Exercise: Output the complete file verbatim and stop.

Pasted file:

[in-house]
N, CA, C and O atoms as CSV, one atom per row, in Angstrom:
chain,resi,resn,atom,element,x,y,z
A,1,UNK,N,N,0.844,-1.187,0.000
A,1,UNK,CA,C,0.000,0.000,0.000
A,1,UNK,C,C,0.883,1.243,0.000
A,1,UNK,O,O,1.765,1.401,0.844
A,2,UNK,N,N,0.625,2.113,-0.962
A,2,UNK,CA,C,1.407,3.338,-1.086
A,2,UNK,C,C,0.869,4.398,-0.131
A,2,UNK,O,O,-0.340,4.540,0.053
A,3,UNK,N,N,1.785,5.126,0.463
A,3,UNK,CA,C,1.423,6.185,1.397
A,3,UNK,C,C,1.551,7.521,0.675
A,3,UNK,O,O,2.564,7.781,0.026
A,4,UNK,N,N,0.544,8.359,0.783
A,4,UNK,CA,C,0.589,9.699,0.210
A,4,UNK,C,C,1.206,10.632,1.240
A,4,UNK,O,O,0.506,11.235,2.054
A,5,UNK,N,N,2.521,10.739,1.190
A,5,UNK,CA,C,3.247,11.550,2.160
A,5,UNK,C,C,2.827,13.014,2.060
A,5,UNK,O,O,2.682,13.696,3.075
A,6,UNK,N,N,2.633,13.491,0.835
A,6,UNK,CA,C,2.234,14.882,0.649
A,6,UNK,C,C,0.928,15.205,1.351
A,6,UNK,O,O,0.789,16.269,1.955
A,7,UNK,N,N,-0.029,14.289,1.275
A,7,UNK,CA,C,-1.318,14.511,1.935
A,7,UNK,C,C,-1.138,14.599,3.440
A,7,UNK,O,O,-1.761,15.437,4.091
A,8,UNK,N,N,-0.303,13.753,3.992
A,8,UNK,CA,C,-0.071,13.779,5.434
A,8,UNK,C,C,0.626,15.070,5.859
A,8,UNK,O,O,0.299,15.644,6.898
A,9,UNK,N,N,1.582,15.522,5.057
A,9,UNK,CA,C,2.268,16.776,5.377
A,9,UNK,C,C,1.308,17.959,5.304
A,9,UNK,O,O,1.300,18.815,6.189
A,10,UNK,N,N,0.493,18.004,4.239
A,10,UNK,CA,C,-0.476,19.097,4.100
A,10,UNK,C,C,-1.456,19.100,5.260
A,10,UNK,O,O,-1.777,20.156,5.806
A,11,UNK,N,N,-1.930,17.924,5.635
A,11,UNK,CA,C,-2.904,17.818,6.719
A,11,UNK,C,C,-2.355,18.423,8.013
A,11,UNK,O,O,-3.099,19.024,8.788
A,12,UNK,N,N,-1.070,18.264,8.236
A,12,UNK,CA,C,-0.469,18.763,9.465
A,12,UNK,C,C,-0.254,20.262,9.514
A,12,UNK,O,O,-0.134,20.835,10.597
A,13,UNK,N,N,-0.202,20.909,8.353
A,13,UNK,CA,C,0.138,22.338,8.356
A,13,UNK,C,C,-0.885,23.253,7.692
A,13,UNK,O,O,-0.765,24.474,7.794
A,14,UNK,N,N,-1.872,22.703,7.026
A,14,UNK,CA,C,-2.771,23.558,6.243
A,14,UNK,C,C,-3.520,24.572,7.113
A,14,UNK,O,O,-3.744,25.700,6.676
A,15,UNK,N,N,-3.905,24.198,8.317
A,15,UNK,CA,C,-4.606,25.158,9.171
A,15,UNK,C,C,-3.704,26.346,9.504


[in-house]
N, CA, C and O atoms as CSV, one atom per row, in Angstrom:
chain,resi,resn,atom,element,x,y,z
A,1,UNK,N,N,0.844,-1.187,0.000
A,1,UNK,CA,C,0.000,0.000,0.000
A,1,UNK,C,C,0.883,1.243,0.000
A,1,UNK,O,O,1.765,1.401,0.844
A,2,UNK,N,N,0.625,2.113,-0.962
A,2,UNK,CA,C,1.407,3.338,-1.086
A,2,UNK,C,C,0.869,4.398,-0.131
A,2,UNK,O,O,-0.340,4.540,0.053
A,3,UNK,N,N,1.785,5.126,0.463
A,3,UNK,CA,C,1.423,6.185,1.397
A,3,UNK,C,C,1.551,7.521,0.675
A,3,UNK,O,O,2.564,7.781,0.026
A,4,UNK,N,N,0.544,8.359,0.783
A,4,UNK,CA,C,0.589,9.699,0.210
A,4,UNK,C,C,1.206,10.632,1.240
A,4,UNK,O,O,0.506,11.235,2.054
A,5,UNK,N,N,2.521,10.739,1.190
A,5,UNK,CA,C,3.247,11.550,2.160
A,5,UNK,C,C,2.827,13.014,2.060
A,5,UNK,O,O,2.682,13.696,3.075
A,6,UNK,N,N,2.633,13.491,0.835
A,6,UNK,CA,C,2.234,14.882,0.649
A,6,UNK,C,C,0.928,15.205,1.351
A,6,UNK,O,O,0.789,16.269,1.955
A,7,UNK,N,N,-0.029,14.289,1.275
A,7,UNK,CA,C,-1.318,14.511,1.935
A,7,UNK,C,C,-1.138,14.599,3.440
A,7,UNK,O,O,-1.761,15.437,4.091
A,8,UNK,N,N,-0.303,13.753,3.992
A,8,UNK,CA,C,-0.071,13.779,5.434
A,8,UNK,C,C,0.626,15.070,5.859
A,8,UNK,O,O,0.299,15.644,6.898
A,9,UNK,N,N,1.582,15.522,5.057
A,9,UNK,CA,C,2.268,16.776,5.377
A,9,UNK,C,C,1.308,17.959,5.304
A,9,UNK,O,O,1.300,18.815,6.189
A,10,UNK,N,N,0.493,18.004,4.239
A,10,UNK,CA,C,-0.476,19.097,4.100
A,10,UNK,C,C,-1.456,19.100,5.260
A,10,UNK,O,O,-1.777,20.156,5.806
A,11,UNK,N,N,-1.930,17.924,5.635
A,11,UNK,CA,C,-2.904,17.818,6.719
A,11,UNK,C,C,-2.355,18.423,8.013
A,11,UNK,O,O,-3.099,19.024,8.788
A,12,UNK,N,N,-1.070,18.264,8.236
A,12,UNK,CA,C,-0.469,18.763,9.465
A,12,UNK,C,C,-0.254,20.262,9.514
A,12,UNK,O,O,-0.134,20.835,10.597
A,13,UNK,N,N,-0.202,20.909,8.353
A,13,UNK,CA,C,0.138,22.338,8.356
A,13,UNK,C,C,-0.885,23.253,7.692
A,13,UNK,O,O,-0.765,24.474,7.794
A,14,UNK,N,N,-1.872,22.703,7.026
A,14,UNK,CA,C,-2.771,23.558,6.243
A,14,UNK,C,C,-3.520,24.572,7.113
A,14,UNK,O,O,-3.744,25.700,6.676
A,15,UNK,N,N,-3.905,24.198,8.317
A,15,UNK,CA,C,-4.606,25.158,9.171
A,15,UNK,C,C,-3.704,26.346,9.504